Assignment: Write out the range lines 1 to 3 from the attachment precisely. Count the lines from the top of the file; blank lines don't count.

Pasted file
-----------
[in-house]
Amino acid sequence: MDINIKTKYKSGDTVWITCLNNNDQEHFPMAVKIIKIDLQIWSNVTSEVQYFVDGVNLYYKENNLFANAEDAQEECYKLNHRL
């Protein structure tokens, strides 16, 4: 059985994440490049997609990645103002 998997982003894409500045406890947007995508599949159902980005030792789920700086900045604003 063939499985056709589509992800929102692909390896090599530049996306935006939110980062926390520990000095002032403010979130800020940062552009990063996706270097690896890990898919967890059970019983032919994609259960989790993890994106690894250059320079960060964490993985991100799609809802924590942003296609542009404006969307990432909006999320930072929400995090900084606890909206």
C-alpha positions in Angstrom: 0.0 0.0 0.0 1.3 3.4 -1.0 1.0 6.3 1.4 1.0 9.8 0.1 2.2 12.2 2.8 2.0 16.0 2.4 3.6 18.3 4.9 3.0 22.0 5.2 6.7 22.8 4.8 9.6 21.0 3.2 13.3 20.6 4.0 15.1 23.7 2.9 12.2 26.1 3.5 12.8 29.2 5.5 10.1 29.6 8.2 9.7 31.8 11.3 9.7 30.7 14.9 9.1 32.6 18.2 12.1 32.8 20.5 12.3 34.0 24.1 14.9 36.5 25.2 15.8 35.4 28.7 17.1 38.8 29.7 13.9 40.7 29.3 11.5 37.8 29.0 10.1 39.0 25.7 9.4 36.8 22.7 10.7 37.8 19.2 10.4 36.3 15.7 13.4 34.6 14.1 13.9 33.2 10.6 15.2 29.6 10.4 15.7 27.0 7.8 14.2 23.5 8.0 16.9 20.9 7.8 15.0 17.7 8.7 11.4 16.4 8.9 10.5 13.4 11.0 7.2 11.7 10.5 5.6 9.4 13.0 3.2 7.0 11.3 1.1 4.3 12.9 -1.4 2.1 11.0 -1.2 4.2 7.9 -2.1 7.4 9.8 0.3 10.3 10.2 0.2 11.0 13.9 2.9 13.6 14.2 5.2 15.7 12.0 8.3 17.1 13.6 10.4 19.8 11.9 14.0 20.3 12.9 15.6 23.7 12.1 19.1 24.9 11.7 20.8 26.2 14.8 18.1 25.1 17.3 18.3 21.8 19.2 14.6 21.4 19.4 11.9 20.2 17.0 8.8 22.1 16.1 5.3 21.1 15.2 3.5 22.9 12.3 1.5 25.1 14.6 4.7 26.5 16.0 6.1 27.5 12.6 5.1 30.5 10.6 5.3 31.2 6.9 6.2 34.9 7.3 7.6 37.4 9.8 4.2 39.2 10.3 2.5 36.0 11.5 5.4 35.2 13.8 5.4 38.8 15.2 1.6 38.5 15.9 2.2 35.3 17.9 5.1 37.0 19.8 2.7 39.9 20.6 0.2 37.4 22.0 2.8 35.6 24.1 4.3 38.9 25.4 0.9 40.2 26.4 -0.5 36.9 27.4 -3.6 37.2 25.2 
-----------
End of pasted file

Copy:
[in-house]
Amino acid sequence: MDINIKTKYKSGDTVWITCLNNNDQEHFPMAVKIIKIDLQIWSNVTSEVQYFVDGVNLYYKENNLFANAEDAQEECYKLNHRL
């Protein structure tokens, strides 16, 4: 059985994440490049997609990645103002 998997982003894409500045406890947007995508599949159902980005030792789920700086900045604003 063939499985056709589509992800929102692909390896090599530049996306935006939110980062926390520990000095002032403010979130800020940062552009990063996706270097690896890990898919967890059970019983032919994609259960989790993890994106690894250059320079960060964490993985991100799609809802924590942003296609542009404006969307990432909006999320930072929400995090900084606890909206």